First California. Now Wisconsin.
Both are facing huge budget deficits and are entertaining sales tax on veterinary services.
Both states are facing huge state budget deficits due to the present economy, and are entertaining proposals to rescind sales tax exemptions on veterinary services to increase the incoming revenues.
The Wisconsin proposal took the state’s veterinarian association somewhat by surprise and the group is not even sure where it originated, said Kimberly Brown Pokorny, executive director of the Wisconsin Veterinary Medical Association.
According to the Milwaukee Journal Sentinel newspaper, the proposal may have arisen in a report from the state Department of Revenue. The report noted that sales tax exemptions on goods and services total more than $3.7 billion annually. The state currently faces a deficit that the Governor’s office estimates at $5.4 billion over the next two years.
According to the report, taxing veterinary services would generate about $15 million annually.
And, like the California Veterinary Medical Association, the Wisconsin Veterinary Medical Association plans to oppose the idea.
Taxing veterinary services could discourage animal owners with tight budgets to forgo routine care and vaccinations, with animal health and public health consequences, Ms. Brown Pokorny said.
“I would ask those who make the decisions to think long-term,” she said. “We aren’t comparing apples to apples with all services.”
“I don’t know if it will necessarily have a catastrophic effect, but it will have an effect on animal welfare,” added Dr. Douglas Kratt, of Onalaska, Wisc., President of the Association.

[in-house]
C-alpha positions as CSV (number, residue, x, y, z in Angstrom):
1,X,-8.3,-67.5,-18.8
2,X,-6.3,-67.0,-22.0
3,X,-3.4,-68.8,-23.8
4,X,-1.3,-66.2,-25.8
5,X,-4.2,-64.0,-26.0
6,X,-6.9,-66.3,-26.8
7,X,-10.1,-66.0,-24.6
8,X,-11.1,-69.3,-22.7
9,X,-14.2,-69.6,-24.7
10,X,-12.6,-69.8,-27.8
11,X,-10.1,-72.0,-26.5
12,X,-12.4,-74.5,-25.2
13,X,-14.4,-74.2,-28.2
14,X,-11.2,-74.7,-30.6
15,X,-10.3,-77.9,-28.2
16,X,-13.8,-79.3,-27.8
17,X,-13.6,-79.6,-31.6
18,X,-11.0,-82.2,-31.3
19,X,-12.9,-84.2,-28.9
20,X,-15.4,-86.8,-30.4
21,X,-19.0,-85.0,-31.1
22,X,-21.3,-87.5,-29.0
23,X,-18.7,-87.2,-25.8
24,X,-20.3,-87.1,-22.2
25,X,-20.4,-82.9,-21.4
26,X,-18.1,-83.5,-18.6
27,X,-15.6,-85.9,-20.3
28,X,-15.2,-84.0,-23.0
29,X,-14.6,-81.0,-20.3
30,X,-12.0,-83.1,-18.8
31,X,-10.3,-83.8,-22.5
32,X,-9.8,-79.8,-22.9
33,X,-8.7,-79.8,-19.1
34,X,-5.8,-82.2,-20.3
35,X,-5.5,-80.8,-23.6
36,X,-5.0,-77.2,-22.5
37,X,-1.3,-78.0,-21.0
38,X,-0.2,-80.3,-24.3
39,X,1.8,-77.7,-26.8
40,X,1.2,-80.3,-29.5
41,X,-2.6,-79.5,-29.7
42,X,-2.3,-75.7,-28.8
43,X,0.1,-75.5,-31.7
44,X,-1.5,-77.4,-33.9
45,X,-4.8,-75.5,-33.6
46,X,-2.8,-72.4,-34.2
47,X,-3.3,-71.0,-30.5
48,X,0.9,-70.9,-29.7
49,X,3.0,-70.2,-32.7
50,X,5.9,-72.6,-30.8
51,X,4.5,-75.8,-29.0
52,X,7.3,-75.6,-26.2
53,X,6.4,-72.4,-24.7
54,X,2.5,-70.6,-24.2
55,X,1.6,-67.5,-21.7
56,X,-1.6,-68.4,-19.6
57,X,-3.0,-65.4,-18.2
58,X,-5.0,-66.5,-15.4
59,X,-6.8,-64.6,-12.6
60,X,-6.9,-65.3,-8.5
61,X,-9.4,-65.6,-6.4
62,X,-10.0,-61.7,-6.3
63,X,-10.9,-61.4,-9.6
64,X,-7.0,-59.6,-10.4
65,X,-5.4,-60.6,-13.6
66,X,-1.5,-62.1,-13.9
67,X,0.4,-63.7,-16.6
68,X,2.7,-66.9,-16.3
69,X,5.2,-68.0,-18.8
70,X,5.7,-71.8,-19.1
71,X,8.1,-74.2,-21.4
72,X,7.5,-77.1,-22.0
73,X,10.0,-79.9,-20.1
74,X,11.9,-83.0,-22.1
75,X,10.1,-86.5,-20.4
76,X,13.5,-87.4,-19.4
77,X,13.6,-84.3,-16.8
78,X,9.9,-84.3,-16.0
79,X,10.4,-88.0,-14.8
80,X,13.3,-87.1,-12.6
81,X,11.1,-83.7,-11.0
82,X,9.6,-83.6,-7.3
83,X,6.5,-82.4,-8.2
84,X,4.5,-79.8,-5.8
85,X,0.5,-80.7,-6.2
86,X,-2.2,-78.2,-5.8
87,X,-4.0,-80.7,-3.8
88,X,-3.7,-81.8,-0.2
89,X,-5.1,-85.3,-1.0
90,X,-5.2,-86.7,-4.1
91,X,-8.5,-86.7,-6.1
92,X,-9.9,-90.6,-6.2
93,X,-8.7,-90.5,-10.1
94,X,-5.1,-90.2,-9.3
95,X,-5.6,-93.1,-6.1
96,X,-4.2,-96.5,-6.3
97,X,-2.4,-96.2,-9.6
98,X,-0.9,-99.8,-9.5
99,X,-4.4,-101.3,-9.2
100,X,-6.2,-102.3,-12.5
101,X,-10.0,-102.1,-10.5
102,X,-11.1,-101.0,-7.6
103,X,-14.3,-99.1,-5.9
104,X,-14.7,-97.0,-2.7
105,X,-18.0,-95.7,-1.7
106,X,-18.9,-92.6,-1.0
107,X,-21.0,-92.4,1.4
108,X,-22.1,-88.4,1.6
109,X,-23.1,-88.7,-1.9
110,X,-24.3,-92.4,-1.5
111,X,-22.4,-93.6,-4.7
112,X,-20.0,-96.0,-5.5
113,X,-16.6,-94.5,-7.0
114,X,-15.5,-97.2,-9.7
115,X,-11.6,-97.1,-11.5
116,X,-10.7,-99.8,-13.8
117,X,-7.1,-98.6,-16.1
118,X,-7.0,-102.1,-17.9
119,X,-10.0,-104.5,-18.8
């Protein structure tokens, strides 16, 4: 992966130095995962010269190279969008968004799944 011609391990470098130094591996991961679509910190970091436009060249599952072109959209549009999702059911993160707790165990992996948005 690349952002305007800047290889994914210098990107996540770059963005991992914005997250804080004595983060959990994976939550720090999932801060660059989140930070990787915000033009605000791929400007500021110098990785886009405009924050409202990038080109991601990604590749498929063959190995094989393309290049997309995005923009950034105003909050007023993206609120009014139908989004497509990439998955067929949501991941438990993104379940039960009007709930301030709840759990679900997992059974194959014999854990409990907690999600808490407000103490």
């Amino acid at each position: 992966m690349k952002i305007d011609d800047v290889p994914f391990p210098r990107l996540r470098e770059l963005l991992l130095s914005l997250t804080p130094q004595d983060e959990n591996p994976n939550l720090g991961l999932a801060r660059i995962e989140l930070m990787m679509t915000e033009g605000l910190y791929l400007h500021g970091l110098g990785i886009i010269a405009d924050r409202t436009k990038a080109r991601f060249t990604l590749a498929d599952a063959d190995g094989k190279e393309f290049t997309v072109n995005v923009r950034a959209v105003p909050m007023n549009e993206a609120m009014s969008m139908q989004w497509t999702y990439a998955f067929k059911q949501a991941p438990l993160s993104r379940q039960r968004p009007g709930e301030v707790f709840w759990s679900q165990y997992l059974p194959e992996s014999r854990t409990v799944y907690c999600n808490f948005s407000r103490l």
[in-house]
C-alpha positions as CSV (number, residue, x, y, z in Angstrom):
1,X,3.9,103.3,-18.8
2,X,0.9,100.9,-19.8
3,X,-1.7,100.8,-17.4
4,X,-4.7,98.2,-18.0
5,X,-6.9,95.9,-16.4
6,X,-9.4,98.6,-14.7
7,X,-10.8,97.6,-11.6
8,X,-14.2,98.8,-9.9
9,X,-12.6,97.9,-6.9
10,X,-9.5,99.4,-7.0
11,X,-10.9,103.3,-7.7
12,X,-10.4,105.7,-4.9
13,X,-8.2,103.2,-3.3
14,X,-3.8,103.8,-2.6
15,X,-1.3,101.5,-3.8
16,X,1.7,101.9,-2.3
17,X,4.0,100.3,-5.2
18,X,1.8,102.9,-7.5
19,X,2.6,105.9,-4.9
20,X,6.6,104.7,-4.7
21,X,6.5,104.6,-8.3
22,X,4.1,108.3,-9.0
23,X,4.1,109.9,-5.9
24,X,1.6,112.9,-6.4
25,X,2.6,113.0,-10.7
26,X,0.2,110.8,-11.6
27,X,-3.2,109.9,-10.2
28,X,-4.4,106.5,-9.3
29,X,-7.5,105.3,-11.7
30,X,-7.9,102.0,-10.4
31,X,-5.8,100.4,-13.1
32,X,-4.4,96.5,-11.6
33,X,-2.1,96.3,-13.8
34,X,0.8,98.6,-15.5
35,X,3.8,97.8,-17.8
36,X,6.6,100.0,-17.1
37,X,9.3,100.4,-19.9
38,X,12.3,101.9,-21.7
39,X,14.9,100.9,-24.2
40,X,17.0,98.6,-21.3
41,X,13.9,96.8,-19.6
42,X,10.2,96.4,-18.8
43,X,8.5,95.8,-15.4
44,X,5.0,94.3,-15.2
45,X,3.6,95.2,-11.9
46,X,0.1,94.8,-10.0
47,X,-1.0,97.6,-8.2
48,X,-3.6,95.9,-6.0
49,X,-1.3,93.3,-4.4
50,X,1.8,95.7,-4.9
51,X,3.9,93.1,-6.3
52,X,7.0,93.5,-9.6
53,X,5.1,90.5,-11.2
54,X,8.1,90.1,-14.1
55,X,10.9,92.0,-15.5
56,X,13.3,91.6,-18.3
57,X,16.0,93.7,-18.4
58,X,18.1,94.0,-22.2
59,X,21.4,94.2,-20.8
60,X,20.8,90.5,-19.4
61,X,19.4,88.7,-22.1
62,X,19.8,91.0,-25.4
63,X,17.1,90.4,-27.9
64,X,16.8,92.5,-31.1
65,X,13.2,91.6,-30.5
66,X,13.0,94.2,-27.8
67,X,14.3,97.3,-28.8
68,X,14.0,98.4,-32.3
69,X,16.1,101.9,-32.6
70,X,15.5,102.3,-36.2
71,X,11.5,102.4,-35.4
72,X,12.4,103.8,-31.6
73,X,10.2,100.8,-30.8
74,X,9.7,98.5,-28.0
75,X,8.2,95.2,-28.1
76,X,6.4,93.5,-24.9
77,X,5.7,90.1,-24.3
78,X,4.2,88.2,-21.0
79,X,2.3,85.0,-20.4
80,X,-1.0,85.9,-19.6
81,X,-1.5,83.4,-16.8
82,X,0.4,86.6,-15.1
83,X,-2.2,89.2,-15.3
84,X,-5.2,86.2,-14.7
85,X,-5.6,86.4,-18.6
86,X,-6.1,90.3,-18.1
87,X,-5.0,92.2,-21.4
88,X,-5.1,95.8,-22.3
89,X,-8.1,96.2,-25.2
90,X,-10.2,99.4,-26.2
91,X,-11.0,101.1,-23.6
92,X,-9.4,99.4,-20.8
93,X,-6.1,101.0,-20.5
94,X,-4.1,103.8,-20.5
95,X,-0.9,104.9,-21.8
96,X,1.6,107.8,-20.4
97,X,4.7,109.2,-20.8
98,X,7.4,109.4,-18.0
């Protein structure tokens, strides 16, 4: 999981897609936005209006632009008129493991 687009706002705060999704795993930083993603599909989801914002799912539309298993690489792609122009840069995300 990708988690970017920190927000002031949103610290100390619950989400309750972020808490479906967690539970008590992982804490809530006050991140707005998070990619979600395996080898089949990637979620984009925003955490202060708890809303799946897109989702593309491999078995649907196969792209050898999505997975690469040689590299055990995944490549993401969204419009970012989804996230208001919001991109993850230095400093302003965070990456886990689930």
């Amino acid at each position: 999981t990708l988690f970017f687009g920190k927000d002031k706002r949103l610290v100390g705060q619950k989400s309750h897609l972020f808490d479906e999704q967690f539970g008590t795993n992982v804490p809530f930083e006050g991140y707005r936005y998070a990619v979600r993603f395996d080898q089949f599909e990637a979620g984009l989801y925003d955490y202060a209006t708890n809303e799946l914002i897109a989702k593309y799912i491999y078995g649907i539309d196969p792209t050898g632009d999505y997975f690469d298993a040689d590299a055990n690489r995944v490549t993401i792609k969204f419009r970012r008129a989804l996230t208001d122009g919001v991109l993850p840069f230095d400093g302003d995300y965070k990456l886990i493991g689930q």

Dr. Kratt said he saw little evidence that the present economy was dampening demand in his small-animal practice last month. But he sees it now, with clients being more reluctant to opt for certain procedures like orthopedic surgeries and dental cleanings. That is why he is concerned that any incremental increase in costs could be detrimental to animal health.
The Wisconsin Legislature is currently out of session until January, and so the proposal likely will not be taken up until then. Dr. Kratt said the Association’s Executive Board has prepared an opposition statement and intends to take up the issue more fully at its next meeting in January.
California faces a projected tax revenue shortfall of $11.2 billion for the fiscal year 2008-09. The proposal in California, put forth by Gov. Arnold Swarzenegger, calls for implementing a sales and use tax on previously exempt services including appliance and furniture repair, vehicle repair, golf, amusement parks, sporting events, and veterinary services.
In addition to the opposition it would have otherwise engendered, the proposal has irked many that it puts veterinary services in the same category with golf, amusement parks, and furniture repair.
Like Wisconsin, the California Legislature has adjourned until January, when new legislators will be coming in.
In the meantime, the California Veterinary Medical Association has called upon its members to send letters of protest to their legislators and the governor’s office.
The Association is not sure exactly how many letters have been sent, but the indications are that the number totals in the “thousands,” said Phil Boerner, a spokesperson.
According to a survey conducted by the American Veterinary Medical Association in 2003, there are three states that tax veterinary services, Hawaii, New Mexico, and South Dakota.